In the Kelly Michaels case (State vs Michaels, 642, A 2d 1372,1385-91; New Jersey, USA, 1994) an investigation was sparked into possible abuse in a day-care centre for 3-6 year olds by a suggestive remark made by one child who was having his temperature taken rectally. This led to a school meeting and individual parents questioning their children which was followed by repeated formal interviews with police child protection officials. A total of 19 children gave evidence at trial against Michaels, alleging a range of bizarre sexual practices which had allegedly occurred during school hours. Despite the absence of any supporting medical evidence, Michaels was found guilty. However, the verdict was quashed on appeal, largely on the basis of the highly suggestive interviewing procedures employed and the lack of any corroborative evidence for the various allegations made.

12. Similar apparent miscarriages of justice have occurred elsewhere in other cases of alleged sexual abuse by adult carers of young children, notably the McMartin case in California (see Davies, 1991) and the Orkney Inquiry (Clyde, 1992) Bruck and Ceci (1995) list a number of features which emerged from their review of State of New Jersey vs Michaels which they feel may contribute to possible miscarriages of justice in such cases. In addition to those mentioned above, they instance:

  • Interviewer bias: interviewers having a pre-set agenda which they pursue single-mindedly, irrespective of the initial responses of the child. Eventually, some children comply with the interviewer's agenda
  • Differential reinforcement: any statement the child makes which alludes to an abuse agenda is reinforced by the interviewer giving verbal and non- verbal encouragement to the child.
  • Peer pressure: the interviewer tells children that other children have already provided statements mentioning this child's involvement in various acts: the interviewer looks to the child to confirm their role
  • Inappropriate use of anatomical dolls: the ability to see the doll as a model of self develops much later than play with dolls, typically around 4-S years of age. Demonstrations of actions on and with dolls by developmentally younger children may reflect suggestion rather than accurately mimic real events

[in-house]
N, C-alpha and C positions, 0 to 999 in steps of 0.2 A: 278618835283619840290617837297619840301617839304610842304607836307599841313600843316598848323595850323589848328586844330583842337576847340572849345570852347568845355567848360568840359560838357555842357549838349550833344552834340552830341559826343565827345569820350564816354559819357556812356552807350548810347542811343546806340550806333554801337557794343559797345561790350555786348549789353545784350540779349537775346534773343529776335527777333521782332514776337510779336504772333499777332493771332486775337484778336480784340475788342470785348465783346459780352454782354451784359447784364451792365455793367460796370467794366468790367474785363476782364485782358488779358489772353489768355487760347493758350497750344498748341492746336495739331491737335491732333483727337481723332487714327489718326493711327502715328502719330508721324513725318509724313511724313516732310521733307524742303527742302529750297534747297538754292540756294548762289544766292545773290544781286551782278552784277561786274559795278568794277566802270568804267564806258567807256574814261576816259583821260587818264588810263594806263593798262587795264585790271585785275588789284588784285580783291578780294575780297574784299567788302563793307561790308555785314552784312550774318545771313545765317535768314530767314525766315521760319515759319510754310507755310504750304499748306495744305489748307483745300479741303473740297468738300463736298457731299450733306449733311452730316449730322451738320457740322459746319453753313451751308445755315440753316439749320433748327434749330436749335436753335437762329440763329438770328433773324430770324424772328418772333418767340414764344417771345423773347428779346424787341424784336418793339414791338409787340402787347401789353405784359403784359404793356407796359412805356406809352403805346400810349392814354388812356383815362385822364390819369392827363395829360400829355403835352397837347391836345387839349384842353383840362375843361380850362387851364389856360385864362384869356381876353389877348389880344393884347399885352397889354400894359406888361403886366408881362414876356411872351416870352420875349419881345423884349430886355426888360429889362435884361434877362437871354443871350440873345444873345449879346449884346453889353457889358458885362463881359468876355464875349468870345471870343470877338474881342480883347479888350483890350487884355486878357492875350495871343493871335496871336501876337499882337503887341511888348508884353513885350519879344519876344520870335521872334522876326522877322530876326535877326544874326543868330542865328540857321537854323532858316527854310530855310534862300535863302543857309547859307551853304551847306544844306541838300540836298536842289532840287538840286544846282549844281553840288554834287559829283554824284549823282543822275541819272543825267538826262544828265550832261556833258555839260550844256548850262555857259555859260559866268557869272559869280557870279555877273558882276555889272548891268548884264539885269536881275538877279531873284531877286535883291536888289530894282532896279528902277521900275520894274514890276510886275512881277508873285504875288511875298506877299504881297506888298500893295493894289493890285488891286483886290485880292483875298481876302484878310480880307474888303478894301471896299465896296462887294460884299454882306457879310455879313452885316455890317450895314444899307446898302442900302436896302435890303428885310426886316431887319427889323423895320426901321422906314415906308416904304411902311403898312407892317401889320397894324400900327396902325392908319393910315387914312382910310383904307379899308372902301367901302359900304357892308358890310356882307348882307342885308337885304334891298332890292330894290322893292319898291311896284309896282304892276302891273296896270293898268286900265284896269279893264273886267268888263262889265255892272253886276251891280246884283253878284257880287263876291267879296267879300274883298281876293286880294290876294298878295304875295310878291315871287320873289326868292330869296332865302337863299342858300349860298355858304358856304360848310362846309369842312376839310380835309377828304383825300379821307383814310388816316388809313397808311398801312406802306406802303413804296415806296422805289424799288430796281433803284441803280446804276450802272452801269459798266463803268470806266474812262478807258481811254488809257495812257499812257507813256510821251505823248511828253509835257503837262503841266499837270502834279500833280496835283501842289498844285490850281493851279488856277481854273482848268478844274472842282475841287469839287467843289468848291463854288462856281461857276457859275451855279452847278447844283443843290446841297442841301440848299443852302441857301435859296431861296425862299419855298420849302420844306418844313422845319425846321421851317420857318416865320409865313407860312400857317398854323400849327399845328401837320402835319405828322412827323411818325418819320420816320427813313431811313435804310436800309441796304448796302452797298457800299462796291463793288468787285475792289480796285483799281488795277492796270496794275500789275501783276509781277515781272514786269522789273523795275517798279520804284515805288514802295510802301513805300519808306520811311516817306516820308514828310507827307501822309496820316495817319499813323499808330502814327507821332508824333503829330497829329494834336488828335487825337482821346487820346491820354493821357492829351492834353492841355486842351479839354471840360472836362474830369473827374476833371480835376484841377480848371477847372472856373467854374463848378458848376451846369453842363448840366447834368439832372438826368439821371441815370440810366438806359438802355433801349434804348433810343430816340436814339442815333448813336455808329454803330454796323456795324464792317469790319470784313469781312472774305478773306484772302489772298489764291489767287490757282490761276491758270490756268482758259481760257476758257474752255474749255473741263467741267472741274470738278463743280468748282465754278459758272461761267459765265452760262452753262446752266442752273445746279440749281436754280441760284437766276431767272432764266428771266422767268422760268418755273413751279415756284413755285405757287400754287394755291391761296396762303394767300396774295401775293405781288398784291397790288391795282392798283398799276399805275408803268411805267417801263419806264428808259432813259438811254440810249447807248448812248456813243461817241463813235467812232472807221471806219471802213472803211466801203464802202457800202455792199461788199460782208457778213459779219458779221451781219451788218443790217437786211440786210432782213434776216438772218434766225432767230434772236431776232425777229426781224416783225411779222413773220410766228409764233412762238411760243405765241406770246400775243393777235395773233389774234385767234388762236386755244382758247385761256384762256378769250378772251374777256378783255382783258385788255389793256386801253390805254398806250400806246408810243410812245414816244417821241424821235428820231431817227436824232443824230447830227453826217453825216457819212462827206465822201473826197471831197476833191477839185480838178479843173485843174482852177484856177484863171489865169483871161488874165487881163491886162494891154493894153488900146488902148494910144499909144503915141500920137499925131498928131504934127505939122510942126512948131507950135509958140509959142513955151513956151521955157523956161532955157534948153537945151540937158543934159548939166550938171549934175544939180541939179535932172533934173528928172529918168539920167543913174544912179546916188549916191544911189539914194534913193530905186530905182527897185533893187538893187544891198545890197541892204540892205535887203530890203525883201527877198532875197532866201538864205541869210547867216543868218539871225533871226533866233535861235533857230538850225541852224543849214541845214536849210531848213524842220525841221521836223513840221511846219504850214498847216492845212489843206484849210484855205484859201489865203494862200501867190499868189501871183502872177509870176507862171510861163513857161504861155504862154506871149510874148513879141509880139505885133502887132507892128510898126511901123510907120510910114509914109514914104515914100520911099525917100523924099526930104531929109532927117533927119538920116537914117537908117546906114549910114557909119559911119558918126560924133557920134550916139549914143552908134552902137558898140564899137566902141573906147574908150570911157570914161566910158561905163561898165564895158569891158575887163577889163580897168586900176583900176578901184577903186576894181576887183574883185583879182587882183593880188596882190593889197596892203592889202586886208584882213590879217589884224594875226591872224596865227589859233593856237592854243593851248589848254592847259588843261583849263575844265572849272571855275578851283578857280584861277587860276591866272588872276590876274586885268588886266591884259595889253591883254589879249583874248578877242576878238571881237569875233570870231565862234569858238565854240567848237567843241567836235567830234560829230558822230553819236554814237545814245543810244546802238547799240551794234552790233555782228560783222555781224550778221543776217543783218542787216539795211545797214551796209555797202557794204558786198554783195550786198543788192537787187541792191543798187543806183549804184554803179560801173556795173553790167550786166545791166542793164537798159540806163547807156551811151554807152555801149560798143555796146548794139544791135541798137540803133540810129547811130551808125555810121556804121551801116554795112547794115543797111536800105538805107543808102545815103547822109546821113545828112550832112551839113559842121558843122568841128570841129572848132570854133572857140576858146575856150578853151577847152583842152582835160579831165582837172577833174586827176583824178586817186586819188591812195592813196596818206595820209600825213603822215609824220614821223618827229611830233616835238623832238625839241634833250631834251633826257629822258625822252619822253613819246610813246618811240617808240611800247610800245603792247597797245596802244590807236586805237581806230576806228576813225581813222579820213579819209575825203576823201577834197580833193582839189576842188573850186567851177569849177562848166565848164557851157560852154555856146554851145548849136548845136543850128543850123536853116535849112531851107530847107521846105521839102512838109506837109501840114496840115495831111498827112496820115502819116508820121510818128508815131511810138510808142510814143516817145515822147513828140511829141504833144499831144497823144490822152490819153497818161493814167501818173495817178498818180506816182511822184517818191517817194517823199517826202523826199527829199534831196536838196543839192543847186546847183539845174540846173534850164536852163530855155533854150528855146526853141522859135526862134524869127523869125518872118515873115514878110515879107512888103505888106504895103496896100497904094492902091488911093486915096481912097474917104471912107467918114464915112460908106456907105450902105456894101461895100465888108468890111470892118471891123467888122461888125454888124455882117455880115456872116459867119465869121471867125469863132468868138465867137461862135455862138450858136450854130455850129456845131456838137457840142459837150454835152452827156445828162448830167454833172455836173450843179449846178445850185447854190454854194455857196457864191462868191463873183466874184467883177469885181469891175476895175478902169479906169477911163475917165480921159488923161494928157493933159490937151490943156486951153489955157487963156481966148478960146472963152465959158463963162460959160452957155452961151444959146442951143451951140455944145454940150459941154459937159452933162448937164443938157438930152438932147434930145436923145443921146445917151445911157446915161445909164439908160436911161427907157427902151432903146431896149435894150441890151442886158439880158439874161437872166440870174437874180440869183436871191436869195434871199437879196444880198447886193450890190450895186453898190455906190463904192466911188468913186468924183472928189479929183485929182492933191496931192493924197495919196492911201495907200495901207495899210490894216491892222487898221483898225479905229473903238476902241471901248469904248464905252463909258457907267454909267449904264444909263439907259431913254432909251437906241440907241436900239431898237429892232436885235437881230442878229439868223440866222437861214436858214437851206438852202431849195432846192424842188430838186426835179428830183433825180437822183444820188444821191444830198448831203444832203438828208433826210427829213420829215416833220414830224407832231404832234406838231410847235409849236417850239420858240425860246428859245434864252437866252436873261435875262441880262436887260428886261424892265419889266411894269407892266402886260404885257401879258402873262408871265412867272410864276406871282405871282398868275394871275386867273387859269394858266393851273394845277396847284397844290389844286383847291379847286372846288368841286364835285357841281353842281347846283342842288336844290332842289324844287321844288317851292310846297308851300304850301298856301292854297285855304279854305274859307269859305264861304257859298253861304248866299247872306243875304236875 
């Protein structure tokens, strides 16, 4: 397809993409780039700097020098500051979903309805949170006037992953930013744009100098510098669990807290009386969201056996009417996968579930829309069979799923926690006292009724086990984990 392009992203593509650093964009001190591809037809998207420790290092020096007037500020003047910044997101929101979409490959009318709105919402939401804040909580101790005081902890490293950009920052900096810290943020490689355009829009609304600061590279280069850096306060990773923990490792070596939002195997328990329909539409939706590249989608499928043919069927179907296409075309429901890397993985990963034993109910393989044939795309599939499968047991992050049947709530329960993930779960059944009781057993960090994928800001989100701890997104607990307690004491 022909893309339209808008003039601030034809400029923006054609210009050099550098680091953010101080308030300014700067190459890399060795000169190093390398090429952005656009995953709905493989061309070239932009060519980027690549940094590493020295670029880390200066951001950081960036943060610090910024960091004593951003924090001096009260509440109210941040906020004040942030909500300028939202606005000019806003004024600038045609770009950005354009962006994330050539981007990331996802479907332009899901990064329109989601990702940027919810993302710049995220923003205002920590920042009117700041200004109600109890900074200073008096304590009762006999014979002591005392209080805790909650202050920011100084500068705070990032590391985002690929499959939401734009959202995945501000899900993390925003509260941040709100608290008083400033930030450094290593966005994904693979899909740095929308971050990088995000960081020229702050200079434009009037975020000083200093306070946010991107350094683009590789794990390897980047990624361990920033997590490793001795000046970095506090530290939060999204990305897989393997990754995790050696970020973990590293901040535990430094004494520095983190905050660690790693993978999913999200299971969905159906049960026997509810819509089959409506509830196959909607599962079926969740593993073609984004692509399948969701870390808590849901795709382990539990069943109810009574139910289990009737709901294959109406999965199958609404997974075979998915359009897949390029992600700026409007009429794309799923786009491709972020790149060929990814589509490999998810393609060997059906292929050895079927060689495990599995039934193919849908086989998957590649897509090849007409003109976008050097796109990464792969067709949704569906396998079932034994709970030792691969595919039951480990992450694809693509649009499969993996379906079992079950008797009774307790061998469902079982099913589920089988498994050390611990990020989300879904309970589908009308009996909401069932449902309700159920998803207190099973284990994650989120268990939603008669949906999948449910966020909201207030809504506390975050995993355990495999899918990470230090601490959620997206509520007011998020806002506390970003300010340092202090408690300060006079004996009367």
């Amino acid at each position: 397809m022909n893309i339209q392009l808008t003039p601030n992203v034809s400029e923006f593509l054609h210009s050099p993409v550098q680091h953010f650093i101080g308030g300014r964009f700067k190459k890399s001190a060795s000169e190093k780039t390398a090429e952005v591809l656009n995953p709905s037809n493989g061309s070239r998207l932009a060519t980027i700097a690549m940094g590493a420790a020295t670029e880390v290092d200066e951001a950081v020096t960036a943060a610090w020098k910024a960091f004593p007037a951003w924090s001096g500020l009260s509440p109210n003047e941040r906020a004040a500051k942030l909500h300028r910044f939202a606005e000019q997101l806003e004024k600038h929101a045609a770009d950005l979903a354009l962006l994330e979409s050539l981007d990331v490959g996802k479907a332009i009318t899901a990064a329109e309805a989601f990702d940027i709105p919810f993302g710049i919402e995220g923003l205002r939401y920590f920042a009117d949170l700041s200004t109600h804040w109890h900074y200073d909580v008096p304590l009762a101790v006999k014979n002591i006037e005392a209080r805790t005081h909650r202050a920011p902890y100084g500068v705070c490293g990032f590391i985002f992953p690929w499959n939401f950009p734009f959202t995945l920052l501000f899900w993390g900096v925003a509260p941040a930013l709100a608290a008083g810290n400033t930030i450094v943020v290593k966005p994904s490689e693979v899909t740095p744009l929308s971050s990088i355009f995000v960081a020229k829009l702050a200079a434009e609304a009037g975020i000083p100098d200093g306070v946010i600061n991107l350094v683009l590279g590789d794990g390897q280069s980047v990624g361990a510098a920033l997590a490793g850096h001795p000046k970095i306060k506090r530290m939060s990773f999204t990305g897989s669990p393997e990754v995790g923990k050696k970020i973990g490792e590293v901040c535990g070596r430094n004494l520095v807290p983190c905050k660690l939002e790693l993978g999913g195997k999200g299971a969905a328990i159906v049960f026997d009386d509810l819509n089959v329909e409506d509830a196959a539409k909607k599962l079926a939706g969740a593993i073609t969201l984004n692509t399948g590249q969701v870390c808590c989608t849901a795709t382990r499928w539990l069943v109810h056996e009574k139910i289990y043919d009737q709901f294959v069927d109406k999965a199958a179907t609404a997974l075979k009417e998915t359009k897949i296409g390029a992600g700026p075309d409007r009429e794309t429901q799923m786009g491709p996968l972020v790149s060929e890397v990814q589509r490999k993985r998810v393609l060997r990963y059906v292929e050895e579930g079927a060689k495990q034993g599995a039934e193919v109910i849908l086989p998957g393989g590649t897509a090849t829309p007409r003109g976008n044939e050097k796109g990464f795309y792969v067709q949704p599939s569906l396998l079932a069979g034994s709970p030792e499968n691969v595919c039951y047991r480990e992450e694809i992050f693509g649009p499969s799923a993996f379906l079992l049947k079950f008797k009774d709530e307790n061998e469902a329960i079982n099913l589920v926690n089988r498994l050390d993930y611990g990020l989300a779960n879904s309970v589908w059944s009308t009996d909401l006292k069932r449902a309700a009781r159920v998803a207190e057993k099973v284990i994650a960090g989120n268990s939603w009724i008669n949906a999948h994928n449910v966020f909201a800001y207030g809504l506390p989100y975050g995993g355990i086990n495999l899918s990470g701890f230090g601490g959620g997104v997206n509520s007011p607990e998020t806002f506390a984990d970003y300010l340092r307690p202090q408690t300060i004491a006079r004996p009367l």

13. However, for every case of interviewers eliciting erroneous information from young children, there will be instances where the sometimes bizarre allegations by children turn out to have a basis in solid fact. In the United Kingdom, Fred and Rosemary West committed a series of sexually motivated murders of men, women and children in a house in Gloucester over a number of years. The offences only came to light when a police officer took seriously the statements of a child familiar with the house. In Belgium in 1996-7, Marc Detroux murdered a number of children, including some who were starved to death; statements by children regarding Detroux were initially dismissed by the police, allowing him to commit further crimes. In Australia, in the `Mr Bubbles' case, young children's allegations against the accused were dismissed as bizarre and implausible at trial, only for a television company to discover `similar fact' allegations concerning the accused from an earlier period in his life in Papua-New Guinea.

14. What factors might lead an investigator to give weight to the allegations of sexual abuse against adults by young children? Clearly, some factors will be those which apply to all forensic investigations. These will include:

  • medical evidence: does the child have a sexually transmitted disease or does examination suggest that sexual penetration has occurred?
  • forensic evidence: does the alleged crime scene contain forensic evidence consistent with the child's allegations?
  • privileged knowledge: does the child show knowledge of the suspect's house, property or personal appearance which would be unlikely to be acquired, other than by first-hand knowledge?
  • corroboration: do statements about tactics and style of abuse from one child coincide with those provided by a second child, where the possibilities of inter-witness contamination of evidence are minimal?

15. In addition, there are a number of more contentious factors which hinge on the very naivete of young children. Children of this age do tell lies, but the lies are not elaborate: usually a simple assertion or denial (`she did it'). Coaching children to tell more elaborate stories is possible, but existing research suggests the deception is normally readily detectable under questioning. Unlike the sorts of experiences children are invited to elaborate upon in experiments, most children aged 4-6 years have a very poor understanding of sexual matters in general and of the mechanics of sexual abuse in particular (Volbert and van der Zanden, 1996). Precocious knowledge, especially when expressed in terms appropriate to the child's current level of understanding (orgasm described as a sneeze or cry of pain; semen as cream or `wee' etc.), is seen as particularly diagnostic. `Sexual details misunderstood' forms one of 18 criteria which the German Courts use as part of their system for assessing the credibility of children's evidence in allegations of sexual abuse (Criterion Based Credibility Analysis or CBCA). The system is based on the idea that there are certain features of young children's accounts which would not readily occur to children who were deliberately setting out to fabricate an account. While the reliability and validity of CBCA is a matter of continuing debate among psychologists, many professionals find the criteria useful in assessing children's accounts (see Davies, in press for a review and Appendix 1 for a brief description of the criteria).